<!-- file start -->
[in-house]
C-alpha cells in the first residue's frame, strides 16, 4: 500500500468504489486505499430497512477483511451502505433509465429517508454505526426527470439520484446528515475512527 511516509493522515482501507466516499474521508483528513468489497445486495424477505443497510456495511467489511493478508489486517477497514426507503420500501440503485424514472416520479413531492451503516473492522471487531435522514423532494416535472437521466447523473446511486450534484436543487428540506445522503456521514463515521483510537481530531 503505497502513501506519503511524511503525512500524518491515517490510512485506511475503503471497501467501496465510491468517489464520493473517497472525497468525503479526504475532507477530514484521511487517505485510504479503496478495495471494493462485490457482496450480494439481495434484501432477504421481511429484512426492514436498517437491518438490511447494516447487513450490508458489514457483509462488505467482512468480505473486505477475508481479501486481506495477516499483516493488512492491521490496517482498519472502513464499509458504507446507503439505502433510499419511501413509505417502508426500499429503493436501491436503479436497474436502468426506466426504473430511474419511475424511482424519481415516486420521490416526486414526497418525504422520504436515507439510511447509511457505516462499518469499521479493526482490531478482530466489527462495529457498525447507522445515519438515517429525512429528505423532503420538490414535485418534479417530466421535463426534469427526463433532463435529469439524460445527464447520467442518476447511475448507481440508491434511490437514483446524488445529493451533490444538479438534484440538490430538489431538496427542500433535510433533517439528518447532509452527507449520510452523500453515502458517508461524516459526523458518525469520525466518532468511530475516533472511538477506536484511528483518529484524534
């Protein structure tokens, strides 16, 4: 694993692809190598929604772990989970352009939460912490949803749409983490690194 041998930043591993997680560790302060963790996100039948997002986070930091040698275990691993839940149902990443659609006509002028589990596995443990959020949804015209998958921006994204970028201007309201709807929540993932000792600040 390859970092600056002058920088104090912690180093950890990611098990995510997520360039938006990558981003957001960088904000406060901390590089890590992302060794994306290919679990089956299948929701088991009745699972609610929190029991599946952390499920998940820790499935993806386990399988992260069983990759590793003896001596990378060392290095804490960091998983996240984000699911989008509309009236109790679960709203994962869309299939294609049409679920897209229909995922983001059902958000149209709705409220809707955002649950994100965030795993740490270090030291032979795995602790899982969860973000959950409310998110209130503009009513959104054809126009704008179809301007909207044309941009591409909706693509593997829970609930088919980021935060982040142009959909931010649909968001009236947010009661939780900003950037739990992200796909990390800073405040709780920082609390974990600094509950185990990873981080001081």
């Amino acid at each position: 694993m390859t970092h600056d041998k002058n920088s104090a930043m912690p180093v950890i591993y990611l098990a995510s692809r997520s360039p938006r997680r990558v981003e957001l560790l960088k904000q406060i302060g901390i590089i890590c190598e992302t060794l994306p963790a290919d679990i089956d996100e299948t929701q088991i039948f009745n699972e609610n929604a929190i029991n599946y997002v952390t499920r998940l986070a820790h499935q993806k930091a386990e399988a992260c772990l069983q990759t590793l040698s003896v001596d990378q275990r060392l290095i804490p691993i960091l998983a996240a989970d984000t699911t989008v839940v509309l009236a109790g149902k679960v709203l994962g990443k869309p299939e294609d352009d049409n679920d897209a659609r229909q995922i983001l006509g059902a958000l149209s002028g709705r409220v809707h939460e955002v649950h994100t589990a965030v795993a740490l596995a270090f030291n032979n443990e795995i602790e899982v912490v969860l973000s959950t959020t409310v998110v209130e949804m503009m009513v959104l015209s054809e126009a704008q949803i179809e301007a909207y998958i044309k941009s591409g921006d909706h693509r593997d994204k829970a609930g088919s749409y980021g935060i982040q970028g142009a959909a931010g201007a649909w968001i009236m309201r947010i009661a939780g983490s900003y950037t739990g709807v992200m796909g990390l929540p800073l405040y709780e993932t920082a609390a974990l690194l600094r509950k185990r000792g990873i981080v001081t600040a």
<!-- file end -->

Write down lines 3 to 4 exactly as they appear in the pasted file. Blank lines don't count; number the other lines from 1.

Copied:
């Protein structure tokens, strides 16, 4: 694993692809190598929604772990989970352009939460912490949803749409983490690194 041998930043591993997680560790302060963790996100039948997002986070930091040698275990691993839940149902990443659609006509002028589990596995443990959020949804015209998958921006994204970028201007309201709807929540993932000792600040 390859970092600056002058920088104090912690180093950890990611098990995510997520360039938006990558981003957001960088904000406060901390590089890590992302060794994306290919679990089956299948929701088991009745699972609610929190029991599946952390499920998940820790499935993806386990399988992260069983990759590793003896001596990378060392290095804490960091998983996240984000699911989008509309009236109790679960709203994962869309299939294609049409679920897209229909995922983001059902958000149209709705409220809707955002649950994100965030795993740490270090030291032979795995602790899982969860973000959950409310998110209130503009009513959104054809126009704008179809301007909207044309941009591409909706693509593997829970609930088919980021935060982040142009959909931010649909968001009236947010009661939780900003950037739990992200796909990390800073405040709780920082609390974990600094509950185990990873981080001081």
């Amino acid at each position: 694993m390859t970092h600056d041998k002058n920088s104090a930043m912690p180093v950890i591993y990611l098990a995510s692809r997520s360039p938006r997680r990558v981003e957001l560790l960088k904000q406060i302060g901390i590089i890590c190598e992302t060794l994306p963790a290919d679990i089956d996100e299948t929701q088991i039948f009745n699972e609610n929604a929190i029991n599946y997002v952390t499920r998940l986070a820790h499935q993806k930091a386990e399988a992260c772990l069983q990759t590793l040698s003896v001596d990378q275990r060392l290095i804490p691993i960091l998983a996240a989970d984000t699911t989008v839940v509309l009236a109790g149902k679960v709203l994962g990443k869309p299939e294609d352009d049409n679920d897209a659609r229909q995922i983001l006509g059902a958000l149209s002028g709705r409220v809707h939460e955002v649950h994100t589990a965030v795993a740490l596995a270090f030291n032979n443990e795995i602790e899982v912490v969860l973000s959950t959020t409310v998110v209130e949804m503009m009513v959104l015209s054809e126009a704008q949803i179809e301007a909207y998958i044309k941009s591409g921006d909706h693509r593997d994204k829970a609930g088919s749409y980021g935060i982040q970028g142009a959909a931010g201007a649909w968001i009236m309201r947010i009661a939780g983490s900003y950037t739990g709807v992200m796909g990390l929540p800073l405040y709780e993932t920082a609390a974990l690194l600094r509950k185990r000792g990873i981080v001081t600040a």